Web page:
TREASURIES-T-notes dip as investors put Italy worries on ice
LONDON, March 5
LONDON, March 5 (Reuters) - U.S. debt prices dipped on Tuesday, weighed down by some modest risk-taking in European trading despite Italy's political crisis, and with investors betting on strong U.S. data later in the week.
Treasury futures fell 9/64 to 131-31/64, taking 10-year bond yields 1.6 basis points higher to 1.89 percent - towards the top of the range in place since Italian elections a week ago sparked a rally in low-risk U.S. debt.
Since then, market sentiment has stabilised and while Italy still looks set for prolonged political deadlock, investors have been cautiously returning to riskier asset classes.
Despite the United States also facing automatic spending cuts that could limit growth, comments supporting loose central bank policy from the Federal Reserve overshadowed both these concerns and helped to boost equity markets.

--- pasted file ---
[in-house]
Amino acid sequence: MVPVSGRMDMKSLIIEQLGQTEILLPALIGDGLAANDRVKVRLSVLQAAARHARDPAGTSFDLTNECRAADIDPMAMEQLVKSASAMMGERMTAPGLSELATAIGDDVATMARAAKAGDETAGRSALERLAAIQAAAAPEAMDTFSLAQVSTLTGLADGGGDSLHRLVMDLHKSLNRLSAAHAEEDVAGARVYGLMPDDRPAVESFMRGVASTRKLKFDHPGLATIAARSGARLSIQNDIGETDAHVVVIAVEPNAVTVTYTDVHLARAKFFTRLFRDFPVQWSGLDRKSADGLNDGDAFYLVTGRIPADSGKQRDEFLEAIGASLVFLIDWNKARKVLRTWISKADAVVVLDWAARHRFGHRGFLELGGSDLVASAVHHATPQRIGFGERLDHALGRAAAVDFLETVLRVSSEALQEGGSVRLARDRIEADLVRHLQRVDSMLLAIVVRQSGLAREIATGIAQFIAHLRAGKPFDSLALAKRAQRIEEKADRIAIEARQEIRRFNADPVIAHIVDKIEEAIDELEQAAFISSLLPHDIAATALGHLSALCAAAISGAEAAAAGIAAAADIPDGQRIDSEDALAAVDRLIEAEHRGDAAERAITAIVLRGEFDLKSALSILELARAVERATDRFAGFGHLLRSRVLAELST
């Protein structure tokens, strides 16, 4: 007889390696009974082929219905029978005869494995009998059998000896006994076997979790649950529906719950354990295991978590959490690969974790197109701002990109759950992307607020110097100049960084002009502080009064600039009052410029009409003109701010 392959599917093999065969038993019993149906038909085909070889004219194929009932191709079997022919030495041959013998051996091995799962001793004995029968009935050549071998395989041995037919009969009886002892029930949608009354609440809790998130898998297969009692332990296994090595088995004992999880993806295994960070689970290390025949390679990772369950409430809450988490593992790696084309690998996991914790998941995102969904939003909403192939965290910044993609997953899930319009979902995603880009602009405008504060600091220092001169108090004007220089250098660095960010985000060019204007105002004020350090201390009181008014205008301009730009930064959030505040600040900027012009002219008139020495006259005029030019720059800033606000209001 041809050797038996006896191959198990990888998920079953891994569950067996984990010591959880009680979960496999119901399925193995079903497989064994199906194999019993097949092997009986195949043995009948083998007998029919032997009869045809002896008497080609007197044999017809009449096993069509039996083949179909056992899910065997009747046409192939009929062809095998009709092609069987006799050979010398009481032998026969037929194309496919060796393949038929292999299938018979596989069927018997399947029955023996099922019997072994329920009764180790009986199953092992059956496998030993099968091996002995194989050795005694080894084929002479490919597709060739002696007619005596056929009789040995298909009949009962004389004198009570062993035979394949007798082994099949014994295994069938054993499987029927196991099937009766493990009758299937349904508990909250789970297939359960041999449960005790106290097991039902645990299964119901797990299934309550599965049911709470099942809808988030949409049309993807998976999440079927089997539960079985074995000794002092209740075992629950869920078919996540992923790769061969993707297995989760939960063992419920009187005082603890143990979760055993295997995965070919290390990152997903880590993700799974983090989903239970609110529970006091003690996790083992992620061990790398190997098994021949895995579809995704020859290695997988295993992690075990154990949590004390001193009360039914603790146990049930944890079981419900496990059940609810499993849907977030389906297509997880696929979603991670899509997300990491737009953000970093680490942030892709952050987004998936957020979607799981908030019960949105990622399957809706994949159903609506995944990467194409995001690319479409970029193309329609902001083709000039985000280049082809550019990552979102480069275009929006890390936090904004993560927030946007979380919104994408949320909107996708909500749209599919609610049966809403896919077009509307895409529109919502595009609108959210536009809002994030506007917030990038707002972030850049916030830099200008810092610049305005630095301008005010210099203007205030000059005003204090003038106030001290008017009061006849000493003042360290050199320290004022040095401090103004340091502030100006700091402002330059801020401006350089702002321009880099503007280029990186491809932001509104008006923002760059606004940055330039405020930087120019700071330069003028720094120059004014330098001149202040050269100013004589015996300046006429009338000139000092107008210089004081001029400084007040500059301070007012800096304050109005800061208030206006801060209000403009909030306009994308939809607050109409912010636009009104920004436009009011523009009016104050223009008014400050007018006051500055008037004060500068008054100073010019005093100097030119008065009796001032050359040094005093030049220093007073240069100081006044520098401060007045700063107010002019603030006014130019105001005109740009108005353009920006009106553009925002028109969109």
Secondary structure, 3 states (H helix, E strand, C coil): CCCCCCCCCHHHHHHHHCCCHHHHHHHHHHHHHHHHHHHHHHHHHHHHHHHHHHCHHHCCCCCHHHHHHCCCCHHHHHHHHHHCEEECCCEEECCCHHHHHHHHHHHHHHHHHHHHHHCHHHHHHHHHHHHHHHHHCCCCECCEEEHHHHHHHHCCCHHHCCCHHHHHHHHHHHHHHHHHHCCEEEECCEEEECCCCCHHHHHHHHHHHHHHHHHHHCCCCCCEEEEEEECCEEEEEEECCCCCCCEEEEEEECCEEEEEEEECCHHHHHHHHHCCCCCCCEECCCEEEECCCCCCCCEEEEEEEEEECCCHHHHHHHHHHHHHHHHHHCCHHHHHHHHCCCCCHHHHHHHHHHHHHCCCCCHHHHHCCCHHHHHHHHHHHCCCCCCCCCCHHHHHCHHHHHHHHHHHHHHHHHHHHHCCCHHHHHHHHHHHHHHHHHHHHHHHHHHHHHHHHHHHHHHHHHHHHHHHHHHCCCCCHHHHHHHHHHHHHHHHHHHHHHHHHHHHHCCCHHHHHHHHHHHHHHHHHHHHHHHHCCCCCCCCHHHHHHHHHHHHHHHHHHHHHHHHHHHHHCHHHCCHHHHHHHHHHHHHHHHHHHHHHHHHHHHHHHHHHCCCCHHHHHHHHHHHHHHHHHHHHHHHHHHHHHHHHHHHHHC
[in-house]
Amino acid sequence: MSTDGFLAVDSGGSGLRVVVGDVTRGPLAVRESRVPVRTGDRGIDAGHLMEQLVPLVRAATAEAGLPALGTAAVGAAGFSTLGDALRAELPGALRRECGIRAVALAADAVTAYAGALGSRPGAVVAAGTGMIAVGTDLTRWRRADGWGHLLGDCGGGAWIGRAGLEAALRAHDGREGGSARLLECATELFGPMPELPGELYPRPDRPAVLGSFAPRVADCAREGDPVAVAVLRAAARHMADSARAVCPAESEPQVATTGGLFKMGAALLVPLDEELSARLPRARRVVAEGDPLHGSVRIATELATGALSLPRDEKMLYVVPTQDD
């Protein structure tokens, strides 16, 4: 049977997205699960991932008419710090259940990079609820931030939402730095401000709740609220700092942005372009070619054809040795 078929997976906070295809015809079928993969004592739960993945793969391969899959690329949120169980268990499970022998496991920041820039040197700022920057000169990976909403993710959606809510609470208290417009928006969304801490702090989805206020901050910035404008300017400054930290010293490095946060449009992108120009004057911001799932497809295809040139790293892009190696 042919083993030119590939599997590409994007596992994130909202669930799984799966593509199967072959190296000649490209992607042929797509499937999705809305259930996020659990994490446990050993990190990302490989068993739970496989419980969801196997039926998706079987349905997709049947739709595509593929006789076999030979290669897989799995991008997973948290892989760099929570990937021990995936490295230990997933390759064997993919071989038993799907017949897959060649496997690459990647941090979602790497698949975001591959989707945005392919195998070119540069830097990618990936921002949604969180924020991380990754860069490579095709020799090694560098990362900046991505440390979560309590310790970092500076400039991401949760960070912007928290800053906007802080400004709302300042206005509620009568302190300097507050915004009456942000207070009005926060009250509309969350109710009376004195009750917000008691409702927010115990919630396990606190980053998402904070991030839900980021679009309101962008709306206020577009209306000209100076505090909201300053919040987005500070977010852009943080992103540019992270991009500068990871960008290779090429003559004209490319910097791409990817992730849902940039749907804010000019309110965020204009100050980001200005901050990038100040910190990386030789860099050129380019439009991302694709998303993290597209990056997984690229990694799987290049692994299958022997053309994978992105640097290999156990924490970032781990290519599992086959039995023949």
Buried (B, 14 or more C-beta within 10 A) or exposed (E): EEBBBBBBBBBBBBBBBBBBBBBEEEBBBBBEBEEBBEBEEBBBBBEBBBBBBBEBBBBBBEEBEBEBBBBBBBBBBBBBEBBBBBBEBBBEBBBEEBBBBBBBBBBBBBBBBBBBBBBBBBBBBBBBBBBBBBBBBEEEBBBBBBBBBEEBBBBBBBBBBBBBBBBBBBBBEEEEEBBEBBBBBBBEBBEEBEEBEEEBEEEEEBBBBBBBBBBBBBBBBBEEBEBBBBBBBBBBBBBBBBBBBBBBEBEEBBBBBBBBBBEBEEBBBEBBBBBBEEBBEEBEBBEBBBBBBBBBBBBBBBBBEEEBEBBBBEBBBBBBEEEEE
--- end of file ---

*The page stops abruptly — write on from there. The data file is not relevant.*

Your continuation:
"Markets seem to have acknowledged that the other main driver, i.e. political uncertainty in Italy, faces a number of technical steps before coming back to prominence," Lloyds Bank strategists said in a note.
Traders also cited heavy selling in five-year bonds as investors closed out profitable relative-value trades that had taken advantage of a short-term distortion in the steepness of the U.S. yield curve.
Yields were seen more likely to test the top of the 1.91 to 1.83 range that has contained the last six trading session than the bottom going into Friday's U.S. non-farm payrolls report.
"I don't know what the catalyst could be to move this market lower in yields before non-farms. Everyone's expecting non-farms to be much better," a trader said.
"The contrarian in you would say use that to go long, but the risk is that the number does come in significantly higher."
Wednesday's ADP employment report could produce a bump in the road between now and Friday if it curbs the market's expectation for a strong payrolls figure. But, market participants said the patchy correlation between the two data sets would reduce the impact on Treasury prices.
Trending On Reuters
We are living longer but not creating financial plans to keep pace. Advisers give tips on how to make sure you don’t outlive your money. Video